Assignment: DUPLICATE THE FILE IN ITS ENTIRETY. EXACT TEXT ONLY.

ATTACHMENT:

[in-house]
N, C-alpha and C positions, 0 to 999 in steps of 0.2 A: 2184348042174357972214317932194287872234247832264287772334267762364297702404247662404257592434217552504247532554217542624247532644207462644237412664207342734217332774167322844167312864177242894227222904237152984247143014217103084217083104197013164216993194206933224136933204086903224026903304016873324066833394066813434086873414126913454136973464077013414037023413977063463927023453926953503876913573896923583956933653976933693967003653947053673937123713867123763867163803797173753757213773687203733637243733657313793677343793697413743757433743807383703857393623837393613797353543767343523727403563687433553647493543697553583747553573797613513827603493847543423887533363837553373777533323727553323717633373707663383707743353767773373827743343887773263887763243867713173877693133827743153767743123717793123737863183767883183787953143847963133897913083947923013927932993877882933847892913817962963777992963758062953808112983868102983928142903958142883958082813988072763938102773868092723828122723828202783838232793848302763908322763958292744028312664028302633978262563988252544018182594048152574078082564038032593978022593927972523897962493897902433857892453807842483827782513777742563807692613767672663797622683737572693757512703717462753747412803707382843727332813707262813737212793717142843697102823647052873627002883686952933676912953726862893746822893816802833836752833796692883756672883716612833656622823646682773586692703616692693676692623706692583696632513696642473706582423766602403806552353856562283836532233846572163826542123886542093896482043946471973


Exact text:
[in-house]
N, C-alpha and C positions, 0 to 999 in steps of 0.2 A: 2184348042174357972214317932194287872234247832264287772334267762364297702404247662404257592434217552504247532554217542624247532644207462644237412664207342734217332774167322844167312864177242894227222904237152984247143014217103084217083104197013164216993194206933224136933204086903224026903304016873324066833394066813434086873414126913454136973464077013414037023413977063463927023453926953503876913573896923583956933653976933693967003653947053673937123713867123763867163803797173753757213773687203733637243733657313793677343793697413743757433743807383703857393623837393613797353543767343523727403563687433553647493543697553583747553573797613513827603493847543423887533363837553373777533323727553323717633373707663383707743353767773373827743343887773263887763243867713173877693133827743153767743123717793123737863183767883183787953143847963133897913083947923013927932993877882933847892913817962963777992963758062953808112983868102983928142903958142883958082813988072763938102773868092723828122723828202783838232793848302763908322763958292744028312664028302633978262563988252544018182594048152574078082564038032593978022593927972523897962493897902433857892453807842483827782513777742563807692613767672663797622683737572693757512703717462753747412803707382843727332813707262813737212793717142843697102823647052873627002883686952933676912953726862893746822893816802833836752833796692883756672883716612833656622823646682773586692703616692693676692623706692583696632513696642473706582423766602403806552353856562283836532233846572163826542123886542093896482043946471973